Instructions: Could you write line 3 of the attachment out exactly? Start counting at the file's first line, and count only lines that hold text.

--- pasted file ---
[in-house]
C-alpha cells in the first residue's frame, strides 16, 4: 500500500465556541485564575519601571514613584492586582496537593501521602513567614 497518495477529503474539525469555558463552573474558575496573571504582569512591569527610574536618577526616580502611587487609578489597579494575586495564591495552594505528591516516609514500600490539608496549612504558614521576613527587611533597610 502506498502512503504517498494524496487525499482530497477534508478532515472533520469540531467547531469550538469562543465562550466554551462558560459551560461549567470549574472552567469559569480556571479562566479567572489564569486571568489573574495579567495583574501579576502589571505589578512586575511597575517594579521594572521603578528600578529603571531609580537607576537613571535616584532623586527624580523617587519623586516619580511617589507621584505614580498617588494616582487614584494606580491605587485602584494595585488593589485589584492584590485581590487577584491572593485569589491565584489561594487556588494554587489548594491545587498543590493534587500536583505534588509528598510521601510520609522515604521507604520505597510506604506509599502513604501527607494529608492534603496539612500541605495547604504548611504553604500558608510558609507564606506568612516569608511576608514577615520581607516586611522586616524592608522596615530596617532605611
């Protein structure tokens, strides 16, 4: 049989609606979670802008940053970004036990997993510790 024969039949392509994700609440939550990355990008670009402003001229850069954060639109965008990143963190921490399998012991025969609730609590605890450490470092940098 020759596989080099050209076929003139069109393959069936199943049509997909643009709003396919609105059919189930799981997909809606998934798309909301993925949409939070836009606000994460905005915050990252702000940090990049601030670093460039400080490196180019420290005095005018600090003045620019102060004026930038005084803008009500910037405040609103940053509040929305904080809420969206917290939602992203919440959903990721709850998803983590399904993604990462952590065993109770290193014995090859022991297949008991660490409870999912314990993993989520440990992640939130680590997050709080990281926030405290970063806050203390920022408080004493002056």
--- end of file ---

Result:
């Protein structure tokens, strides 16, 4: 049989609606979670802008940053970004036990997993510790 024969039949392509994700609440939550990355990008670009402003001229850069954060639109965008990143963190921490399998012991025969609730609590605890450490470092940098 020759596989080099050209076929003139069109393959069936199943049509997909643009709003396919609105059919189930799981997909809606998934798309909301993925949409939070836009606000994460905005915050990252702000940090990049601030670093460039400080490196180019420290005095005018600090003045620019102060004026930038005084803008009500910037405040609103940053509040929305904080809420969206917290939602992203919440959903990721709850998803983590399904993604990462952590065993109770290193014995090859022991297949008991660490409870999912314990993993989520440990992640939130680590997050709080990281926030405290970063806050203390920022408080004493002056």